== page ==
Get Active: Diving in to an active lifestyle with a twist

PUBLISHED: 07:00 31 March 2015 | UPDATED: 08:34 31 March 2015

Reporter Rebecca Cushway gets active by taking part in a diving lesson at the Tom Daly Diving Academy.

Reporter Rebecca Cushway gets active by taking part in a diving lesson at the Tom Daly Diving Academy.


I came second in a Girl Guides swimming gala once, so when the chance arose to have a lesson at the Tom Daley Diving Academy, I bravely nominated myself.

Startin off in the sponge-filled dry poolStartin off in the sponge-filled dry pool

Surely diving, which I learned in my lessons for a quick race start, would be like riding a bike and it would all come back to me? Not quite.

My naïve bubble burst within moments of arriving at the London Aquatics Centre at Queen Elizabeth Olympic Park. According to David Jenkins, the academy’s diving development lead coach, you lose the skill rather quickly.

David started me with a warm up of jogging, skipping and forward rolls and I wondered if I’d signed up for gymnastics.

My first mission was to master three basic shapes (pike, tuck and straight) in the dry dive area. The tuck required bringing my knees to my chest and touching my shins. For the pike, I had to put my legs straight in front of me and touch my toes (or shins again for me).

Rebecca takes on the main poolRebecca takes on the main pool

The dry dive is like an adult play pit. A 1.5m “pool” of foam cubes, it’s used by diving squads that train at the centre and, occasionally, by academy members.

It provides an area to safely practice diving but trying to clamber out of it was as tough as learning the shapes.

Finally, David was brave enough to let me into the pool.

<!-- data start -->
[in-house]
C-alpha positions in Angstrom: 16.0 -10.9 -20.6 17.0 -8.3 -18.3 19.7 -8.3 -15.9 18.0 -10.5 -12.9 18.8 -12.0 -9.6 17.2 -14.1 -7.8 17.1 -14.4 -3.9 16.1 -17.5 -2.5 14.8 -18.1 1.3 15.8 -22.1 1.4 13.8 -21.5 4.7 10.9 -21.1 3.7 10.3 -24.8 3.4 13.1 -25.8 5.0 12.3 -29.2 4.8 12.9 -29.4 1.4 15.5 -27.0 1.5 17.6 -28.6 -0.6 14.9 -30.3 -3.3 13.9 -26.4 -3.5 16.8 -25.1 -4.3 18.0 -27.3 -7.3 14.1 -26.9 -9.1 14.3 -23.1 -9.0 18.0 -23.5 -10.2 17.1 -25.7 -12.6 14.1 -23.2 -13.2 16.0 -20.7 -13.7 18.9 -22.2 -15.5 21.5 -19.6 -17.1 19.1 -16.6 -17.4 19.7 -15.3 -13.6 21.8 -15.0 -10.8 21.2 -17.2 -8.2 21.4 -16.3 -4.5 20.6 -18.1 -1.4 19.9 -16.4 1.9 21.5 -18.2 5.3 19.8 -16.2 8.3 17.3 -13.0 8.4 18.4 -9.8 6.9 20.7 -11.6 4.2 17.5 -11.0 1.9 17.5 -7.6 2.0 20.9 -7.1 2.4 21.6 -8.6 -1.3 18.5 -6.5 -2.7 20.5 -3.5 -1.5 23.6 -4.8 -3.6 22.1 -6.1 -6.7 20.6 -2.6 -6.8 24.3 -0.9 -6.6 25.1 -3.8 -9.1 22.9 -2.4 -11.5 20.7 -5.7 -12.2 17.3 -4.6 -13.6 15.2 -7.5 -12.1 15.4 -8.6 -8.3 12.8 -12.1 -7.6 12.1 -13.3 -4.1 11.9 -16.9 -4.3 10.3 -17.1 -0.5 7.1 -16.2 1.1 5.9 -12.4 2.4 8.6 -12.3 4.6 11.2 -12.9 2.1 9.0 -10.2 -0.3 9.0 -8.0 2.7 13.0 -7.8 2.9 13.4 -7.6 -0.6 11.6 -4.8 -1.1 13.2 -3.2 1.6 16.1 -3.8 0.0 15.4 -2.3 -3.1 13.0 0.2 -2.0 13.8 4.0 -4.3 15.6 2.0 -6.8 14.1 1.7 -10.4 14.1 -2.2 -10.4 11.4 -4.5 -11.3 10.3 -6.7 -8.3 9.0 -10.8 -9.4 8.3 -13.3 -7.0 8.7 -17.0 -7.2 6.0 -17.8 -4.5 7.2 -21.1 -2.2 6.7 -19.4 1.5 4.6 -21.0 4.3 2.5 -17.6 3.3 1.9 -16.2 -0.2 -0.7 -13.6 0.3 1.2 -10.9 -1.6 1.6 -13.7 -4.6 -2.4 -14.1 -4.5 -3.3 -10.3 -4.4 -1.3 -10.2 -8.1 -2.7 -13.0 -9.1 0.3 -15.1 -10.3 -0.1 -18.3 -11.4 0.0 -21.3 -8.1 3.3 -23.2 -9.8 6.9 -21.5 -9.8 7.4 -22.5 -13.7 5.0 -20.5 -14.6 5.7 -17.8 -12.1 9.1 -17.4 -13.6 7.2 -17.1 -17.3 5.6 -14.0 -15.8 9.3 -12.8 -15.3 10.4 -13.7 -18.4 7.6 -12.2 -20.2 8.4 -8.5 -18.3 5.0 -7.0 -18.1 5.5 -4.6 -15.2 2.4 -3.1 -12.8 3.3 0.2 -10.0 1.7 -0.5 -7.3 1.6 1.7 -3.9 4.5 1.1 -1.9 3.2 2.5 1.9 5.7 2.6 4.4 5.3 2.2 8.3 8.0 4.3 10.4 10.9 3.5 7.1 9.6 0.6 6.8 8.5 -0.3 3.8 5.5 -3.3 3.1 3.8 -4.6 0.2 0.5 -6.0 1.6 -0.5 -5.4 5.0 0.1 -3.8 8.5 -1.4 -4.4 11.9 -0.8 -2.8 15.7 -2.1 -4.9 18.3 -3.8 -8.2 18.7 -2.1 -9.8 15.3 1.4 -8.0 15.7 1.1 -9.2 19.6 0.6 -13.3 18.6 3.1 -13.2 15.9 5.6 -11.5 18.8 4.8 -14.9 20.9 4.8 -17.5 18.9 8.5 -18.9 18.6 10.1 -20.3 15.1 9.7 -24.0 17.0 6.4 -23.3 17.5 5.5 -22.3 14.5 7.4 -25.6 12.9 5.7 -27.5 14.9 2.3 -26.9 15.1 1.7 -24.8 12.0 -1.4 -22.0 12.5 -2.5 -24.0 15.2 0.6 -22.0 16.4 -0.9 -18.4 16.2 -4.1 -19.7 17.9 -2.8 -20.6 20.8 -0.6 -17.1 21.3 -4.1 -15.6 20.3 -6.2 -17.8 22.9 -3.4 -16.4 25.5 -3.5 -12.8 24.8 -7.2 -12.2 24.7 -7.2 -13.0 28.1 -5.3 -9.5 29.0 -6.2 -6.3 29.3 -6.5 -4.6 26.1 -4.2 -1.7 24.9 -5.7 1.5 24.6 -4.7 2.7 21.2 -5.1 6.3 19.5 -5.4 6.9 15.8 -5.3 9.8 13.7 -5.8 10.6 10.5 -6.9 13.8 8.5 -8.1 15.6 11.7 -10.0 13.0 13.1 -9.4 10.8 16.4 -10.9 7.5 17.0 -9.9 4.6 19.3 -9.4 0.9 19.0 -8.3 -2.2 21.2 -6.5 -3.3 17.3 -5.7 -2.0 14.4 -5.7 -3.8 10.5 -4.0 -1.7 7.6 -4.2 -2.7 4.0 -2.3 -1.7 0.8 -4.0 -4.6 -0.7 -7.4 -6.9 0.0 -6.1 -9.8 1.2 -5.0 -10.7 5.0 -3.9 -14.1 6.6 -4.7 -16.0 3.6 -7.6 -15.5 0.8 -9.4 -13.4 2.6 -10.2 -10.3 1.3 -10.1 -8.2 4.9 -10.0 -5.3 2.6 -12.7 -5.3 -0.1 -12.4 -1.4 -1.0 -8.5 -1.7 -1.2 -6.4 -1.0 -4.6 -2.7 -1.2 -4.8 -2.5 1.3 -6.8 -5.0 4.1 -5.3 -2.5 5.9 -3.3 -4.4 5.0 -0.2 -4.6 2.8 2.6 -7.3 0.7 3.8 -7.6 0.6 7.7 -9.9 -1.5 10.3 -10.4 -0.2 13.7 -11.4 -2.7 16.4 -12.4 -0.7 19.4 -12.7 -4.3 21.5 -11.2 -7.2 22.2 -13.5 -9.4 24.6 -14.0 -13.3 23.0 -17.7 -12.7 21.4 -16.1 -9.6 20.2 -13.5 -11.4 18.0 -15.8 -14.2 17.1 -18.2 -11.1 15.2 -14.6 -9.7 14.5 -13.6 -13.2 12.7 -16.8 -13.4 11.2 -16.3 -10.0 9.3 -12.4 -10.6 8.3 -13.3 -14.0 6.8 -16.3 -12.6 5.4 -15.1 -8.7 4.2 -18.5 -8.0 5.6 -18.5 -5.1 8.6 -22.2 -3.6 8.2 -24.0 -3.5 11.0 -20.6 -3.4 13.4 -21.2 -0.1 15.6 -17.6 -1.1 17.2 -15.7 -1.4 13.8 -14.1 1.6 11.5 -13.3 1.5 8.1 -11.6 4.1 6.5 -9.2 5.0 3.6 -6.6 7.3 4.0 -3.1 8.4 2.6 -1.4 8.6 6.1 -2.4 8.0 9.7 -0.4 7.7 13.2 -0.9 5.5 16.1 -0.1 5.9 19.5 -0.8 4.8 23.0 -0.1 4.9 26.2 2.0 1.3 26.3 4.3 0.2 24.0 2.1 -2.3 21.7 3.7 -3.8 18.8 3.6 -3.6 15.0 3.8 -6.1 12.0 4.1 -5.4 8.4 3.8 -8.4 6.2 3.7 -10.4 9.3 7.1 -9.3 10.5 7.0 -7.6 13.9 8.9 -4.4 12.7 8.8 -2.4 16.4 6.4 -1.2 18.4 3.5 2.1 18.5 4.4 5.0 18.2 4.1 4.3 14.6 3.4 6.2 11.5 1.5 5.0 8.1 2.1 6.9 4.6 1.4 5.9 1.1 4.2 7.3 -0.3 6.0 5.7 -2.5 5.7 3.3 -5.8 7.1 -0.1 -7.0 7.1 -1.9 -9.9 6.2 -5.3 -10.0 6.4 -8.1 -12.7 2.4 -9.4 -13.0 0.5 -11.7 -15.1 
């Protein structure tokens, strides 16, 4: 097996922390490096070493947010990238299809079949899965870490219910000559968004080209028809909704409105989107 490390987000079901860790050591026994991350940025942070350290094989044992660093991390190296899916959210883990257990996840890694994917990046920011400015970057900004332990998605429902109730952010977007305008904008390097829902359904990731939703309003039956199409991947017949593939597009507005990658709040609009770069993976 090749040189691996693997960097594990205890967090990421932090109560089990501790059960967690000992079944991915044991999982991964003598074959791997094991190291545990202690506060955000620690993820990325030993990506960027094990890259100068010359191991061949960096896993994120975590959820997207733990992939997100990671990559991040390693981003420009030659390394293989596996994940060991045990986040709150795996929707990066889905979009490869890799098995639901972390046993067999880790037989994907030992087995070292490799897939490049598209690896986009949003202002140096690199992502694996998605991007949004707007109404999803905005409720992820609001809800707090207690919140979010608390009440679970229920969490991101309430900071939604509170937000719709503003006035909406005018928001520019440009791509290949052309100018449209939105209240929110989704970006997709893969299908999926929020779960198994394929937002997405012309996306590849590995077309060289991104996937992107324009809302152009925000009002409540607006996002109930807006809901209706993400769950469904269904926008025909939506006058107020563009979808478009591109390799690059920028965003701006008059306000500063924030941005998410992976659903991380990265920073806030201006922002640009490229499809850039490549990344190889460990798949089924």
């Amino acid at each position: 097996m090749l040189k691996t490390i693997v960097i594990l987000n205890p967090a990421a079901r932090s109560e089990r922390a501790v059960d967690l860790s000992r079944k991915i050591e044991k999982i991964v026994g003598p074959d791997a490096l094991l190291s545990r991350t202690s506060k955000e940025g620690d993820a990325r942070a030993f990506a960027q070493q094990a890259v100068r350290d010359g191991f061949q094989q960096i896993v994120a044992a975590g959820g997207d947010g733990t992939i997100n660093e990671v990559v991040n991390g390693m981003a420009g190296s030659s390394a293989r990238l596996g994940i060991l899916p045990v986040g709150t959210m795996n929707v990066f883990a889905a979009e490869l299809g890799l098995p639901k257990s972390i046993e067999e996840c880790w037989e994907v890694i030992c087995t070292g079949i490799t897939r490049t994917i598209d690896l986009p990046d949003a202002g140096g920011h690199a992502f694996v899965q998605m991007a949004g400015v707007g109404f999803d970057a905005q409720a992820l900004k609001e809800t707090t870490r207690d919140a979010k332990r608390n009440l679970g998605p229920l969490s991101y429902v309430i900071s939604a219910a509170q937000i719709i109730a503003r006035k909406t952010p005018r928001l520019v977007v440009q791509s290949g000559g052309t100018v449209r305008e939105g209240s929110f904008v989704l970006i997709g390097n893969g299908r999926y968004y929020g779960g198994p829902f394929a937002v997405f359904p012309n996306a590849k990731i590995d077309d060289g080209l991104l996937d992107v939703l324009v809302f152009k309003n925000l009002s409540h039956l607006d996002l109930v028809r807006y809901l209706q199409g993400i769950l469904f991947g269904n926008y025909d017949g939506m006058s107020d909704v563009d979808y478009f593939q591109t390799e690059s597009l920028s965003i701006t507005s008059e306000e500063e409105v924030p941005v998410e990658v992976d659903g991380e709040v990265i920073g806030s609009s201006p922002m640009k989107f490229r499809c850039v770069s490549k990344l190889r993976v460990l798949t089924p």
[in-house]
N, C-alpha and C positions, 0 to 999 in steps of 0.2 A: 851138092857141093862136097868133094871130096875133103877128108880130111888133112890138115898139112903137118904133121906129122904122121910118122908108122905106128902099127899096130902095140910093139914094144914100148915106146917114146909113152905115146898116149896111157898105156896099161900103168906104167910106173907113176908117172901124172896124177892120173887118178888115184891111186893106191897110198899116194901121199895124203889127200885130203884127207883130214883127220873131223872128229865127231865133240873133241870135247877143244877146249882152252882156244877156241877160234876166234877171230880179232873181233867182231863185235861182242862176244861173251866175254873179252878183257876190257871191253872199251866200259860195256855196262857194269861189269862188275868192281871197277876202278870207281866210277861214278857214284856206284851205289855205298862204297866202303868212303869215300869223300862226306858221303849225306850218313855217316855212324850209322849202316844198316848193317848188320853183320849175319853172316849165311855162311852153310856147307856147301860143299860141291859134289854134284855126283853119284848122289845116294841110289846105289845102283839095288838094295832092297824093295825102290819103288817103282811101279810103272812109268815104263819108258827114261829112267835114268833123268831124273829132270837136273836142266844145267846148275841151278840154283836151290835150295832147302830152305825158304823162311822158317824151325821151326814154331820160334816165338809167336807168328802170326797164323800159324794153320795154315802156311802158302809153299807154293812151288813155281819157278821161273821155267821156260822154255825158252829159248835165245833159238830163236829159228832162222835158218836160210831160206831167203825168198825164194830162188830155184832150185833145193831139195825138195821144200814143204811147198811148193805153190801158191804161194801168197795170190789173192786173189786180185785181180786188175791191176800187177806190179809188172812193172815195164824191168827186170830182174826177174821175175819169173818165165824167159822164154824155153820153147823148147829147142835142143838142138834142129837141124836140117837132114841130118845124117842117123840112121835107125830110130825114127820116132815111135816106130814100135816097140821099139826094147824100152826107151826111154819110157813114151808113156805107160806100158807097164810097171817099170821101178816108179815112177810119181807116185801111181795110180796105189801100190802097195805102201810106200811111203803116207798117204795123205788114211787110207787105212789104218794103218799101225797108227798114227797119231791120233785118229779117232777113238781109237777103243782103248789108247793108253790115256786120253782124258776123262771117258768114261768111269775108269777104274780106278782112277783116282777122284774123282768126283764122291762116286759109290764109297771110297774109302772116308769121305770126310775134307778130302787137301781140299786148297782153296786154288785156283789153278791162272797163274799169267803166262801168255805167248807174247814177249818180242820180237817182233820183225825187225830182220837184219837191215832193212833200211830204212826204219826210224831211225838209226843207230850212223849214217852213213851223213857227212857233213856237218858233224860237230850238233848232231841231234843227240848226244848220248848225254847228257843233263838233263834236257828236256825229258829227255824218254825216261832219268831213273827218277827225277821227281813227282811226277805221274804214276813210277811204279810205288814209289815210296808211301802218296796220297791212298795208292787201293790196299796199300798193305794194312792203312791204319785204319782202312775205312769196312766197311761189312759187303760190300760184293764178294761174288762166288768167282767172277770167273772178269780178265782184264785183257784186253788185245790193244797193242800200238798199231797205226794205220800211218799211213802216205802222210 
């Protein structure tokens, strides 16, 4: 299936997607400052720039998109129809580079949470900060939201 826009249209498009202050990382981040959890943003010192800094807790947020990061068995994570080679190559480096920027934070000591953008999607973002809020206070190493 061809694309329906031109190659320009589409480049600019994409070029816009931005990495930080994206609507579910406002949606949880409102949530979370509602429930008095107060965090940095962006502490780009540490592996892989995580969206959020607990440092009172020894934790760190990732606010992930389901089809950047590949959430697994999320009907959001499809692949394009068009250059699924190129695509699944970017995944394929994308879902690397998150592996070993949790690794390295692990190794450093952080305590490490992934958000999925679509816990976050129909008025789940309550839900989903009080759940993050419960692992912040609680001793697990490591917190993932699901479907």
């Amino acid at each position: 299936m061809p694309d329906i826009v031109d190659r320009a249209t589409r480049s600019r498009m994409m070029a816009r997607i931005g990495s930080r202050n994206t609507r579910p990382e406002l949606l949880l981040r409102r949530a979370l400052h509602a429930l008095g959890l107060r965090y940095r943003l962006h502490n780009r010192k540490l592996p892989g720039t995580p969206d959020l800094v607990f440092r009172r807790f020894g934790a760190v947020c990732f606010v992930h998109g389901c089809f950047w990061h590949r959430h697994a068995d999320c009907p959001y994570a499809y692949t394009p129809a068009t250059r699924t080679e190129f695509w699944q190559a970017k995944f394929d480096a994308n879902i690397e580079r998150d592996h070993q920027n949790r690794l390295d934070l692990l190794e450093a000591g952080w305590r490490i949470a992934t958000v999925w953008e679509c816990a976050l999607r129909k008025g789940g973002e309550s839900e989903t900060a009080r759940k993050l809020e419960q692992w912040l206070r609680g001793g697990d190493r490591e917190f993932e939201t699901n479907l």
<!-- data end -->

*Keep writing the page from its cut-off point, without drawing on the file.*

After completing a straight and a tuck to an ok standard, and after being told I was more natural in the water than the foam, I ruined it by doing what I can only describe as a “bum-flop”. I practically sat on the water.

Learning the techniqueLearning the technique

When it came to the “real” dives, David was a great coach and made tipping head first into the water less scary. After a couple of attempts, I even did a dive worthy of a high-five.

Earlier, David had mentioned how a fellow reporter once refused to go past the 3m so when the 5m board was suggested, I had something to prove. The jump may not have gone well but I took it as a victory nonetheless.

The academy has been running since last March and its Learn to Dive programme is aimed at children and adults. Already it has 468 members – the youngest just four-years-old.

David said: “One of the boys arrived for his lesson today and Tom Daley walked past and said ‘hi’. It’s great for the kids.”

The hope is for the academy to turn out the next generation of professional divers (and hopefully find a new Tom Daley).

David added: “If they get to the top levels, divers could be invited into the Dive London Aquatic club – Tom is a member.”

It looks like there’s hope for me yet then.


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